Summer heat danger: Take measures to protect your pet
Friday, June 26, 2009
As temperatures continue to hold above the 80 degree mark, Animal Humane Society (AHS) wants to remind people to take extra measures when leaving animals outside during extreme temperatures.
“People don’t realize our pets are just as affected by the heat as we are,” states Kathie Johnson, director of veterinary services at AHS. She also says that if you must have your pet outdoors in the heat then be sure they have proper shelter and plenty of water. She urges people to watch their pet for signs of heatstroke and to get him/her to a veterinarian immediately if they do.
Summer is a time for both you and your pet to enjoy the sunshine and outdoors. By taking precautions, you can avoid needless tragedy. AHS offers the following tips for pet owners to keep their furry friends safe this summer.
- Never leave your pets in a parked car, even with the windows open. On a sunny, 65-degree day temperatures inside a car can reach blistering levels in a matter of minutes.
- Pets need exercise no matter the weather, but extra care needs to be taken with older dogs, short-nosed dogs, and those with thick coats. On very hot days, limit exercise to early morning or evening hours. Keep in mind that asphalt gets very hot and can burn your pet's paws.
- Fleas are more common in hot weather. Check your pet frequently for fleas and ticks.
- Plan vacations carefully. It may be best to board your animals or arrange for responsible care rather than taking your animals with you. Many pets get lost on vacations.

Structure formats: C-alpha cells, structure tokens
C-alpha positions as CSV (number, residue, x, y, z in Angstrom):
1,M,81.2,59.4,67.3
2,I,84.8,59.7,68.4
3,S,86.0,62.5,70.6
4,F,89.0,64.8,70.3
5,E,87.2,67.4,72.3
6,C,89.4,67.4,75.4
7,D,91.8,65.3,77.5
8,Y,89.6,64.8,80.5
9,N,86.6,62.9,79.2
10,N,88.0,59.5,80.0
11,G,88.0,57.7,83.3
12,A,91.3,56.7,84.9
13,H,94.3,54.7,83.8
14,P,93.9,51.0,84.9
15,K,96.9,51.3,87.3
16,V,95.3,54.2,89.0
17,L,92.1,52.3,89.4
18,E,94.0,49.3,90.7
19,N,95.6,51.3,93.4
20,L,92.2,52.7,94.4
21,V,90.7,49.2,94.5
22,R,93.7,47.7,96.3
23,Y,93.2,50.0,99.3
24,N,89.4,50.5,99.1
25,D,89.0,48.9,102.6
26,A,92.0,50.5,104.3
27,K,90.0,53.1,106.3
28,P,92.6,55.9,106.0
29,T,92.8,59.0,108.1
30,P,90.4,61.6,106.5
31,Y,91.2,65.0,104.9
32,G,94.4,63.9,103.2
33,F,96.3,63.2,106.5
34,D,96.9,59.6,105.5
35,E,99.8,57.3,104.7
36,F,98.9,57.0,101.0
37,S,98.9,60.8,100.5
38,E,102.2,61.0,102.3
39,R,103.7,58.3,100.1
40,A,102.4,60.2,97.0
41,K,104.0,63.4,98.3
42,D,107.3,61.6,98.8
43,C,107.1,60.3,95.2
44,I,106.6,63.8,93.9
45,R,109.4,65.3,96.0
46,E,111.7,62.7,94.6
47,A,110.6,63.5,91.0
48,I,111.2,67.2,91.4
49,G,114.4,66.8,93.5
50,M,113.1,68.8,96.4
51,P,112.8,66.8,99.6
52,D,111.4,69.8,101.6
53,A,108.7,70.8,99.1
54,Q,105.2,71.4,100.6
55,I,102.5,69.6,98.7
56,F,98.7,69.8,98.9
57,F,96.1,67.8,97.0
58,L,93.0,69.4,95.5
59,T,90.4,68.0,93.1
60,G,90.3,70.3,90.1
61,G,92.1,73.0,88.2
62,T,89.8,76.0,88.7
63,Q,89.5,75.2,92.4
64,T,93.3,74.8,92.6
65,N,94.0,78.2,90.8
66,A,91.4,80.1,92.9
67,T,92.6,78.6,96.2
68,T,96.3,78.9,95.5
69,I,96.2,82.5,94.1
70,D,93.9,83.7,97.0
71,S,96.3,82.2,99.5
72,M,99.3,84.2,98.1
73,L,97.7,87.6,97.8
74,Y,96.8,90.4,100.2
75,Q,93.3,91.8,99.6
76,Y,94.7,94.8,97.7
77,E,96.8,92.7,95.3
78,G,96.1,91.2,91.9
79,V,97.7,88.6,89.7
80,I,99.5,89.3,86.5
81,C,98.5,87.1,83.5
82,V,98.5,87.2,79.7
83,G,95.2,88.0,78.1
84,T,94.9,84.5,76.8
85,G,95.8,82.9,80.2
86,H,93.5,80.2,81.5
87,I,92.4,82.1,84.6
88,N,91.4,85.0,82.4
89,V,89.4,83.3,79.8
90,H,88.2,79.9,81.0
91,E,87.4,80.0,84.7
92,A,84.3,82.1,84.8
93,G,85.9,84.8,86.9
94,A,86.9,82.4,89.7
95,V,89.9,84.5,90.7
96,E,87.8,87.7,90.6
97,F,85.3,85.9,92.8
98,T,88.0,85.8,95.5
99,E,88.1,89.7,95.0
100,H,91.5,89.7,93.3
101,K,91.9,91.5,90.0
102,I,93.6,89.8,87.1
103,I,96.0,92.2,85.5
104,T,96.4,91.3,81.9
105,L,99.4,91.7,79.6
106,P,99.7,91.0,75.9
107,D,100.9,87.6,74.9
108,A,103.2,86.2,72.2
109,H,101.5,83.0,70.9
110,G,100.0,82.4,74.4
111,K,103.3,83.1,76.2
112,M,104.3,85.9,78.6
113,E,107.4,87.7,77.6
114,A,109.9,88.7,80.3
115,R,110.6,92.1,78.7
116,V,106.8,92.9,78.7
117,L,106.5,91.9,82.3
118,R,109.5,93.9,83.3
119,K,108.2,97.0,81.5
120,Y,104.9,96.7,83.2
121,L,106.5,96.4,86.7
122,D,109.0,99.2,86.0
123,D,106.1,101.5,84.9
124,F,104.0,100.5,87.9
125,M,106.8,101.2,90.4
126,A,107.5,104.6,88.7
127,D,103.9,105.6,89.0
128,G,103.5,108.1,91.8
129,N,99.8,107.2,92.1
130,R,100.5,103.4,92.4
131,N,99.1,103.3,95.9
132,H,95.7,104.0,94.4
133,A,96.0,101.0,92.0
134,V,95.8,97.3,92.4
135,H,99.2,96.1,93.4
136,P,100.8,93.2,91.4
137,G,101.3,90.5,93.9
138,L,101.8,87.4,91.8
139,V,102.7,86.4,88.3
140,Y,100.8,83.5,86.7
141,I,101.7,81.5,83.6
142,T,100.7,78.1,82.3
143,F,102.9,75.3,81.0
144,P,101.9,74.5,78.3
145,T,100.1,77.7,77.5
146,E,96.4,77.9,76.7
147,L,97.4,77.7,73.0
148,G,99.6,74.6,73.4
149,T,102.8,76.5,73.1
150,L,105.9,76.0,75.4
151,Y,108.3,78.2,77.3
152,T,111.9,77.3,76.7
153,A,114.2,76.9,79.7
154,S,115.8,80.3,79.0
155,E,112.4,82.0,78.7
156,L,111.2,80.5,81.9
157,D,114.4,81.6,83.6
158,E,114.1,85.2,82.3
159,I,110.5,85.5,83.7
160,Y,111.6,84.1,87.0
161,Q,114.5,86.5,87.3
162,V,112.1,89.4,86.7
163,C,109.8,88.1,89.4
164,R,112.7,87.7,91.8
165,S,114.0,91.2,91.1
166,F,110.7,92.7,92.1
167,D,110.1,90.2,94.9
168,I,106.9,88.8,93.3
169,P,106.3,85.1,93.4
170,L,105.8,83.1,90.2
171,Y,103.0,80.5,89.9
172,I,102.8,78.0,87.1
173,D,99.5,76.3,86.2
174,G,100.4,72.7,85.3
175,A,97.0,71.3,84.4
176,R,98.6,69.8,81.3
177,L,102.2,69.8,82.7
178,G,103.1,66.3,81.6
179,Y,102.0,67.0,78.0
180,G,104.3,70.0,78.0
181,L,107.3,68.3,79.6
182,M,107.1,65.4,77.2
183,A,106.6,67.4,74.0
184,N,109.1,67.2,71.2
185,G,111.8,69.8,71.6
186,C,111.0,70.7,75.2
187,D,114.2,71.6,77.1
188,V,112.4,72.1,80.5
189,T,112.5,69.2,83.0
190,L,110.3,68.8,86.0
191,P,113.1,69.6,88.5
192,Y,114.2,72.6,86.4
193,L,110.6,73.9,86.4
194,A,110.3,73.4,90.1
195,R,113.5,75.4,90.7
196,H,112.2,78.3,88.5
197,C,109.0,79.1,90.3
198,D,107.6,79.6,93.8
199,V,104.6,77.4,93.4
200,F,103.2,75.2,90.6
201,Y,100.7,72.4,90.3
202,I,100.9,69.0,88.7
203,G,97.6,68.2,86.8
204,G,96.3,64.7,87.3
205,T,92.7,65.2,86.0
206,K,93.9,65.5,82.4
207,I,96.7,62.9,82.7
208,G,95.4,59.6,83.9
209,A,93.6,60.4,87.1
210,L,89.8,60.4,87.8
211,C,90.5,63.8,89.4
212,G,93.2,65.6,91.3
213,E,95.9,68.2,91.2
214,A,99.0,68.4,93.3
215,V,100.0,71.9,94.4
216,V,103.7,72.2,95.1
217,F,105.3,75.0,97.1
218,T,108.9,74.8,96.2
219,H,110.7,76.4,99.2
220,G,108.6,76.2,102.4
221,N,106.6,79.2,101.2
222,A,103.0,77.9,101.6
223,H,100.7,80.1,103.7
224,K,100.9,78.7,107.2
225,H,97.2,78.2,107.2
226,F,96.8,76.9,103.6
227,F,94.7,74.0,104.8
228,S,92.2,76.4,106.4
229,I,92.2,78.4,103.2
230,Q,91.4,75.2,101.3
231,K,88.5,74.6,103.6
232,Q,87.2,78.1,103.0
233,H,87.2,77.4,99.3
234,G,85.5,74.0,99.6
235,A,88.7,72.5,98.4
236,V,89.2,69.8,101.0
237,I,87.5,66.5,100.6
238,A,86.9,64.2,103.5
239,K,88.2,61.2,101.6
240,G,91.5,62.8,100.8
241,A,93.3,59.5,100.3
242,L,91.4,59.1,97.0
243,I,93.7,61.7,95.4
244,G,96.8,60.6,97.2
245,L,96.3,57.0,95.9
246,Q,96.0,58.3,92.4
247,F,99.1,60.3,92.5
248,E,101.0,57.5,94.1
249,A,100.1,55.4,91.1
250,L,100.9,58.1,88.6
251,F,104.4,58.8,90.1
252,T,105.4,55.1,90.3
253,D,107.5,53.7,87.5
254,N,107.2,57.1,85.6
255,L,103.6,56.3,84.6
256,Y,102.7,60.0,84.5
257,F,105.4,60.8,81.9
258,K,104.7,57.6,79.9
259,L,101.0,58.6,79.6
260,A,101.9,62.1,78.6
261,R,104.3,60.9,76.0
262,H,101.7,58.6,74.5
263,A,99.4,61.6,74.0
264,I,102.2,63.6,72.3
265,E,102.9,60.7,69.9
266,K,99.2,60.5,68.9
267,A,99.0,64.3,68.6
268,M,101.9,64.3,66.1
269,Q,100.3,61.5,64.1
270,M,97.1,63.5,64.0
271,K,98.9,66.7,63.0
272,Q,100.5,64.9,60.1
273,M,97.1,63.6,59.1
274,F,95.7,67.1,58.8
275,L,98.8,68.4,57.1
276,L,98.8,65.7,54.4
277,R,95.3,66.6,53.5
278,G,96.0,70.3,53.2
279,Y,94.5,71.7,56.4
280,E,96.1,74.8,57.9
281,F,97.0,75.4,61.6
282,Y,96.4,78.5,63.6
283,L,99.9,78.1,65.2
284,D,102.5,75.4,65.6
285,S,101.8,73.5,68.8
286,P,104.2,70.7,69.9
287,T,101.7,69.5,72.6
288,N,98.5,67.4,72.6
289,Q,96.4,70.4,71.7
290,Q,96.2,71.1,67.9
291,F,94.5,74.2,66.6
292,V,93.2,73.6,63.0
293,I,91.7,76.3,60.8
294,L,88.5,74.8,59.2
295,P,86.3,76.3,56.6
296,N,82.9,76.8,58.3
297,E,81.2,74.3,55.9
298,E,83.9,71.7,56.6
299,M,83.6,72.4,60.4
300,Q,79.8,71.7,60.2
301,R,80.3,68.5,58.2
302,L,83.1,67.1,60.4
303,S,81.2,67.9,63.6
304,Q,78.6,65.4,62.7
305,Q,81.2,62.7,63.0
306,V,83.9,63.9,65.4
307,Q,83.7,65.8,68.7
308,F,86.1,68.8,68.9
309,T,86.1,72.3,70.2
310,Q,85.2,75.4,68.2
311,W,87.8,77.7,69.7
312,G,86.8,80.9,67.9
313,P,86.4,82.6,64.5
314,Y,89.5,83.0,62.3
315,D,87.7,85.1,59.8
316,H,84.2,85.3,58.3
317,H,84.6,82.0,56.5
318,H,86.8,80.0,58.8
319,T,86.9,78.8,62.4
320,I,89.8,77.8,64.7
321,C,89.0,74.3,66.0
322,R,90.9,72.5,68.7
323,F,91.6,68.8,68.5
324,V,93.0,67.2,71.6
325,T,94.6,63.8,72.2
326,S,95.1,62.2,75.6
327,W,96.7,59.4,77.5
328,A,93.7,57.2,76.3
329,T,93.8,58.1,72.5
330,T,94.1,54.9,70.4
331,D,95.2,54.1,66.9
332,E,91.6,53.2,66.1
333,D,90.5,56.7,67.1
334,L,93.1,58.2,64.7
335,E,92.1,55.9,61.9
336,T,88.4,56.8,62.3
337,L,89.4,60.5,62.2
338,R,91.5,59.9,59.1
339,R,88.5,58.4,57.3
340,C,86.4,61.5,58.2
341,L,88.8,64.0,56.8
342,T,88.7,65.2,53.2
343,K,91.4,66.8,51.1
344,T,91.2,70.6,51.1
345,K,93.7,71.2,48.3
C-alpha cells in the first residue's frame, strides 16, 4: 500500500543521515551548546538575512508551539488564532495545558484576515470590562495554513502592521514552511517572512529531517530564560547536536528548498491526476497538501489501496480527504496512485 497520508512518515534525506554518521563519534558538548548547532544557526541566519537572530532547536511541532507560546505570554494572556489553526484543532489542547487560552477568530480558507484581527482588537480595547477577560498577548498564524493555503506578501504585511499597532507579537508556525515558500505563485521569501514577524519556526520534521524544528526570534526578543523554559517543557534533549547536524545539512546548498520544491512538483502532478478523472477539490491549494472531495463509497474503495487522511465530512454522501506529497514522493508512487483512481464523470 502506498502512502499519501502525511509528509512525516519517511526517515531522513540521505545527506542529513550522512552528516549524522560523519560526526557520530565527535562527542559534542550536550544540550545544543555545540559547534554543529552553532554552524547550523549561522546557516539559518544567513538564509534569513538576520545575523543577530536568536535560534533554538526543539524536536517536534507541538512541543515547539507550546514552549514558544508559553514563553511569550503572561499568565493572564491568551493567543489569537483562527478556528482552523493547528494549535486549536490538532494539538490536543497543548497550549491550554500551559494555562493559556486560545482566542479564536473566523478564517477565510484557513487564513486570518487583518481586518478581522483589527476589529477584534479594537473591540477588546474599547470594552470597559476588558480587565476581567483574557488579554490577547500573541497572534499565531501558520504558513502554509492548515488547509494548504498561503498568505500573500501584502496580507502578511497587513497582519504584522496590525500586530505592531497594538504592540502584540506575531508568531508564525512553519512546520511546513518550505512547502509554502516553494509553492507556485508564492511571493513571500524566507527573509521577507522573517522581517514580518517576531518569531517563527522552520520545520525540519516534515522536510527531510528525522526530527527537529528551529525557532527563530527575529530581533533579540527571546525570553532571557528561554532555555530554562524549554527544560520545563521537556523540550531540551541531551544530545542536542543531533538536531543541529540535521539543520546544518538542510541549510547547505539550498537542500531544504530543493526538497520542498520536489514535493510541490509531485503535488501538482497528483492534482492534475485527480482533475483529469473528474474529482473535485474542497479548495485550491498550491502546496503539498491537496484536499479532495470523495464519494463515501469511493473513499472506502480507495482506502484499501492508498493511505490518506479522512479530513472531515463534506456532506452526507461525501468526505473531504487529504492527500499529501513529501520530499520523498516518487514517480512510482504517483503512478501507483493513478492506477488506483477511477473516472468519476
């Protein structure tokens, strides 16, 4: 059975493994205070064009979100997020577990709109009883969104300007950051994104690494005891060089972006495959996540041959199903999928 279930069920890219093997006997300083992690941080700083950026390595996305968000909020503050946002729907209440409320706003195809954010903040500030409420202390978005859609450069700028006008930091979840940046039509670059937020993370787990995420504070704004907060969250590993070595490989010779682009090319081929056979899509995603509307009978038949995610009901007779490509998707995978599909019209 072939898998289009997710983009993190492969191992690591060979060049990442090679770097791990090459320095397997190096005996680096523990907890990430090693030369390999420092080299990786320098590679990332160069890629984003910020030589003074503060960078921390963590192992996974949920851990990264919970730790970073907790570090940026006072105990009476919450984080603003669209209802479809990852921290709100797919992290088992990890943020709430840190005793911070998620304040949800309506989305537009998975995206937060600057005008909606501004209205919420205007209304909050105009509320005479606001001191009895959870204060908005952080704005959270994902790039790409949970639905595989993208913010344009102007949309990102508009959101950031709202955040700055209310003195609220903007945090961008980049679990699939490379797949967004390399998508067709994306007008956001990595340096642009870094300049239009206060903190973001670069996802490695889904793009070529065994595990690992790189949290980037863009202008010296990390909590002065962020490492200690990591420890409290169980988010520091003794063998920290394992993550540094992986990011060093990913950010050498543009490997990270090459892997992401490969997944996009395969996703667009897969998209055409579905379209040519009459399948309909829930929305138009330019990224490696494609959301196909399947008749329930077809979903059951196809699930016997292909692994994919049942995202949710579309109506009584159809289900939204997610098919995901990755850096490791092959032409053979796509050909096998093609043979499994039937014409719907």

- Provide extra water and shelter for animals that live outdoors in the summer.
- Can cause brain damage or death.
- Signs to watch for: Excessive panting, salivation, vomiting, anxious or staring expression, fast pulse rate and high body temperature.
- What to do if your pet exhibits signs of heatstroke: Immerse him/her in cool water or pour cool water over their head. As soon as your pet cools off, take him/her to the veterinarian.
- Summer is often a time when people fertilize their lawns and work in their gardens. Be aware that plant food, fertilizer, and insecticides can be fatal if your pet ingests them. In addition, more than 700 plants can produce physiologically active or toxic substances in sufficient amounts to cause harmful effects in animals.
- It is very dangerous, and in some states illegal, to drive with a dog in the back of a pick-up truck. Not only can flying debris cause serious injury, but a dog may be unintentionally thrown into traffic if the driver suddenly hits the brakes, swerves, or is hit by another car. Dogs should ride either in the cab in a crate or wearing a seat belt harness designed for dogs or in a secured crate in the bed of the truck.
- With people and dogs spending more time outside, dog bites are likely to increase in the summer months. Spaying or neutering your dog reduces the likelihood that he will bite and provides many other health benefits.
- Make sure your pet is always wearing a collar and up-to-date identification tag and microchipped. If you are separated from your pet, an ID tag and microchip will aid in their return home.